Dinkelsbühl’s town fortification is a perfectly preserved 2,5 km long circular wall with 4 big gates and 16 towers.
Dinkelsbühl’s market square lies at the feet of the minster. There are wonderful townhouses from the renaissance all around.
Dinkelsbühl’s St. Georg Minster is located at the market square and was built from 1448 to 1499 by architect Nikolaus Eselers in a late gothic style. It is one of the most beautiful hall churches in southern Germany.
Dinkelsbühl’s St. Pauls Protestant Church was built from 1840 to 1843 on the site of the Carmelites’ convent church in a historic style. The convent was founded by the Würzburg Carmelites in 1290. Under Napoleon I. around 1800 the building became property of the Teutonic Order. In 1809 it was sold to the protestant community. Nowadays the building houses a music academy.
Dinkelsbühl’s Dreikönigskapelle (Three Kings Chapel) is at the town wall near the Segringer Gate. The building was mentioned in an official document for the first time in 1378. Today it is used as a war memorial chapel.
Dinkelsbühl’s former Capuchin convent can be found during a tour of the town walls. It was built by mendicants in 1622 and consecrated to St. Francis in 1628. The convent was closed in 1802 as part of the secularization process.
The Old Town Hall in Dinkelsbühl is located near the Priesterviertel (“Priest quarter”). It was built in 1361 by city patricians. In the years 1524 to 1550 the original building block was extended by wings. The town hall functioned there until 1855. Today the building houses the city’s Historical Museum, the House of History and the Tourist Information Bureau. The Museum displays the city’s over 800 years of the history, including the different crafts and local customs, in an exciting manner.
The new town hall of Dinkelsbühl was built in 1733 as the private residence of postmaster, senator and future burgomaster Bauer. On its front there is a banner with a line from the city’s so-called “Richtungsbrief” , which was used by the trade guilds in the year 1387 to gain equal status and participation in the city council. The building has been housing the town administration since 1855.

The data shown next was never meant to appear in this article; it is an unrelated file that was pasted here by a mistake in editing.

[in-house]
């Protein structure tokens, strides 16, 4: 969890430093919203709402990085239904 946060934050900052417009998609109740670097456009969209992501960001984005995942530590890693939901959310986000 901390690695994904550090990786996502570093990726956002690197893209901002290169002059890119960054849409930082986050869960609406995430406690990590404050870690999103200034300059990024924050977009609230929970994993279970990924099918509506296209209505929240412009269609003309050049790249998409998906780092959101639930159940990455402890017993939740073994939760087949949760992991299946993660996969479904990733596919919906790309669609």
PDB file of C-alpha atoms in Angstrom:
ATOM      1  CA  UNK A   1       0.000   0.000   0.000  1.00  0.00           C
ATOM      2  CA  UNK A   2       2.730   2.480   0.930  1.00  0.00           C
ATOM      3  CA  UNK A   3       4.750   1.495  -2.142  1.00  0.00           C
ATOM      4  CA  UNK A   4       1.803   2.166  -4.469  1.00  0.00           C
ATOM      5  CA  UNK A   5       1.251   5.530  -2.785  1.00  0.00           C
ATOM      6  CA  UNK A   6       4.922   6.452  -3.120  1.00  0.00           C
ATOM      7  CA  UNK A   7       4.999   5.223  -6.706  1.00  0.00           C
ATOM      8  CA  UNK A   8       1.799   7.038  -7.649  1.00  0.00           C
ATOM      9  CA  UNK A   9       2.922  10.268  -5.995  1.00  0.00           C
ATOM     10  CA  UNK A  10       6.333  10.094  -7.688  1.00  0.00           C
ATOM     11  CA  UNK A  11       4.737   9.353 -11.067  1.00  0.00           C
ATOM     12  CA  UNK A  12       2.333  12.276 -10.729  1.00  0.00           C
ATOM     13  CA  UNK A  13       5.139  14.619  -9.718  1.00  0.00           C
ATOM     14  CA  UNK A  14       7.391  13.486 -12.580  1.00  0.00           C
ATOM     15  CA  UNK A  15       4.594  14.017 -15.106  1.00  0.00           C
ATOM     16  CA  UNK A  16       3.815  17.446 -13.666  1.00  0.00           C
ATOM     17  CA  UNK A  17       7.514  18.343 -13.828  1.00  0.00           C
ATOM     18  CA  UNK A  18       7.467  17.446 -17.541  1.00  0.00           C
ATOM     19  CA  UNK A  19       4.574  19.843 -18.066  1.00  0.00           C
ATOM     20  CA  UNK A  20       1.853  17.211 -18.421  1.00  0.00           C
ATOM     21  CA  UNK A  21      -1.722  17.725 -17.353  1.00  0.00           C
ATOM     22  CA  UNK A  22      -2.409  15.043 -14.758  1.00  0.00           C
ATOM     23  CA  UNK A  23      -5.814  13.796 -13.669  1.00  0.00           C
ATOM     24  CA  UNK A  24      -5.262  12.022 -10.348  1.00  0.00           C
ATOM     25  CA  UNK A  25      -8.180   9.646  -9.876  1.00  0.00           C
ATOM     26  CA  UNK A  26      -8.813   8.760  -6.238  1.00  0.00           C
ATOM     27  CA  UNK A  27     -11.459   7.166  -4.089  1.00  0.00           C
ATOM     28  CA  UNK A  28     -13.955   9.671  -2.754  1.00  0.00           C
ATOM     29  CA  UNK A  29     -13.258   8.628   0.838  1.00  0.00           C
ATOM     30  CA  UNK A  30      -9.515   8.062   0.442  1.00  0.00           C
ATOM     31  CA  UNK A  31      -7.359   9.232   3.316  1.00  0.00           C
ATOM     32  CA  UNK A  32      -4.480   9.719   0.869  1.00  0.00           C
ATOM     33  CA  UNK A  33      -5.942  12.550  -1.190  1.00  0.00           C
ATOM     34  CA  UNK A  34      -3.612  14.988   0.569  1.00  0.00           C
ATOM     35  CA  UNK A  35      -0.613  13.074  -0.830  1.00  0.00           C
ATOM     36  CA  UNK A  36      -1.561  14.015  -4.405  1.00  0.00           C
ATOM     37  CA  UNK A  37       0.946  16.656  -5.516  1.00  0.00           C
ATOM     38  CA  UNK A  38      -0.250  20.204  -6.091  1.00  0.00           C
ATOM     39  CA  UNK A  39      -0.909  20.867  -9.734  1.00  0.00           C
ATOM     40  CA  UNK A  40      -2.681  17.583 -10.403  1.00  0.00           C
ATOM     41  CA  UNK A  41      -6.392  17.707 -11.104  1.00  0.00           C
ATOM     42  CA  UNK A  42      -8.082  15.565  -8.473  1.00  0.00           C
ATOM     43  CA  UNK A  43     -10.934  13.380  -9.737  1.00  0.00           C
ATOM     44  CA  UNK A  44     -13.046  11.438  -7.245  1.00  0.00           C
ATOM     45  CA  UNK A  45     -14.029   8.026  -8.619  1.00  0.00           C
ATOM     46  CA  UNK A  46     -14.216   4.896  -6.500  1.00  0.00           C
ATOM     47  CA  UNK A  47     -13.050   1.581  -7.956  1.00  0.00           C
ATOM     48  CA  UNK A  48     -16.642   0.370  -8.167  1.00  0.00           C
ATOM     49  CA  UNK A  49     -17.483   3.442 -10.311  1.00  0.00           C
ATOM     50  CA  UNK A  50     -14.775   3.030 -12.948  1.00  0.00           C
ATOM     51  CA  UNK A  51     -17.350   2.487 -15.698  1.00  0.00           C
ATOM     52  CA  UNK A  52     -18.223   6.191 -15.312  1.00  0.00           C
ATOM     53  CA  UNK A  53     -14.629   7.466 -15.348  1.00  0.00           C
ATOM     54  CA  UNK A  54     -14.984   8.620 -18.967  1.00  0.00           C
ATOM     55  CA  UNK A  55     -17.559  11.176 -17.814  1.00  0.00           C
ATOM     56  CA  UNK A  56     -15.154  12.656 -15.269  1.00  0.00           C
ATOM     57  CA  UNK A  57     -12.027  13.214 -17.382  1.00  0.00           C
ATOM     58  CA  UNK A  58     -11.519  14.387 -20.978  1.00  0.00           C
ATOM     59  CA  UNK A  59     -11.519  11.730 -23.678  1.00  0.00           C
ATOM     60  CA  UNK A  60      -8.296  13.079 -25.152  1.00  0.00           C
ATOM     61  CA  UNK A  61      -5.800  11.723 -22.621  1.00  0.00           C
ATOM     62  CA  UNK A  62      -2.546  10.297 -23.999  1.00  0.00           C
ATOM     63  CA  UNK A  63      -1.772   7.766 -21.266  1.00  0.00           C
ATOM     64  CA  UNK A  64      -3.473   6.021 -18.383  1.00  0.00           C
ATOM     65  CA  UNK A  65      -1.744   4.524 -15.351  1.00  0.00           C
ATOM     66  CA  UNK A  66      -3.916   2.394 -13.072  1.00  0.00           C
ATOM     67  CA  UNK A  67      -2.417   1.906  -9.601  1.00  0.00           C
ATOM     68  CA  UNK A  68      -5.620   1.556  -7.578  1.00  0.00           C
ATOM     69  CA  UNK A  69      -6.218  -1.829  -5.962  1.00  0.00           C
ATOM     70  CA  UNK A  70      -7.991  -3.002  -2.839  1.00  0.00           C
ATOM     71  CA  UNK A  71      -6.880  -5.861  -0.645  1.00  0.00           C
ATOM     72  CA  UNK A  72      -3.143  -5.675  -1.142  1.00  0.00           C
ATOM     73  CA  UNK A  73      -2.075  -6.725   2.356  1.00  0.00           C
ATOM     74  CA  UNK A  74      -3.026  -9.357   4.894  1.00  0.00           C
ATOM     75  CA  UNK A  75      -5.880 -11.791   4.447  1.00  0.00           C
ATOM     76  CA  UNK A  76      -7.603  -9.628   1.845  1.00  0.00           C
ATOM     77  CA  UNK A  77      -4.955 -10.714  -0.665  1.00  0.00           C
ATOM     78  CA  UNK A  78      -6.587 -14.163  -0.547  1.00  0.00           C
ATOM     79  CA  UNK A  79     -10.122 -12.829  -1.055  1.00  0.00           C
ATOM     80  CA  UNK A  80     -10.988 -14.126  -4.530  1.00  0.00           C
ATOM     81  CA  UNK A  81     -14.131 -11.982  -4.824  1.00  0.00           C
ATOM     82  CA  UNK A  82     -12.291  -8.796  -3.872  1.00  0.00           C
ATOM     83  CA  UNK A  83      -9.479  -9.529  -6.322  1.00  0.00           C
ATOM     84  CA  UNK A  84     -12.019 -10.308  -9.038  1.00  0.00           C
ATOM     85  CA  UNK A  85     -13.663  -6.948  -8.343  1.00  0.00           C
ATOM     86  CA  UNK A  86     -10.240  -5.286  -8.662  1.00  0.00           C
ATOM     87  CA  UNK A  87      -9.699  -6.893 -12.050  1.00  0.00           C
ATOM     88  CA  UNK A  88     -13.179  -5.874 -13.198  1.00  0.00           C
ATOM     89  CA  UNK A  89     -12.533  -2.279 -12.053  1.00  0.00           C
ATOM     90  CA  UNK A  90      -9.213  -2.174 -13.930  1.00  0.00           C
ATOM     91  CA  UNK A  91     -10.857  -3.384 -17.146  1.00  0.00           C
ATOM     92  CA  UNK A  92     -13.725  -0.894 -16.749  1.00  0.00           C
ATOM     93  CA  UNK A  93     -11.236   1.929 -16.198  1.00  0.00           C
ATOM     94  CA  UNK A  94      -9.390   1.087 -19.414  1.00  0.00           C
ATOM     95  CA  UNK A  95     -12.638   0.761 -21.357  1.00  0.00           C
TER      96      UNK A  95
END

Dinkelsbühl’s baroque Deutschordenschloss (Castle of the Teutonic Order) is at the end of Klostergasse. It was built around 1350. At first, the building stood next to the spital. In 1390 the Deutschordensschloss was moved to its current location during the city’s expansion. In 1764 it was rebuilt in the baroque style.
The house of Christoph von Schmid’s birth is located in Dinkelsbühl. Born in 1768, Christoph von Schmid became famous for his lyrics to the 1827 Christmas carol “Ihr Kinderlein Kommet”.
The Kornscheune (corn barn) in Dinkelsbühl is a timber frame construction from 1508. It was originally used to store corn. In 1938 it was turned into a juvenile home and during World War II it served as a military hospital. In 1952 it was again turned into a youth hostel which is still functioning.
There is quite an exceptional museum in Dinkelsbühl, the world’s first 3-D museum. The 3. Dimension Museum is located at the Nördlinger Gate in the medieval water mill. The museum houses historic and modern objects related to the third dimension theme.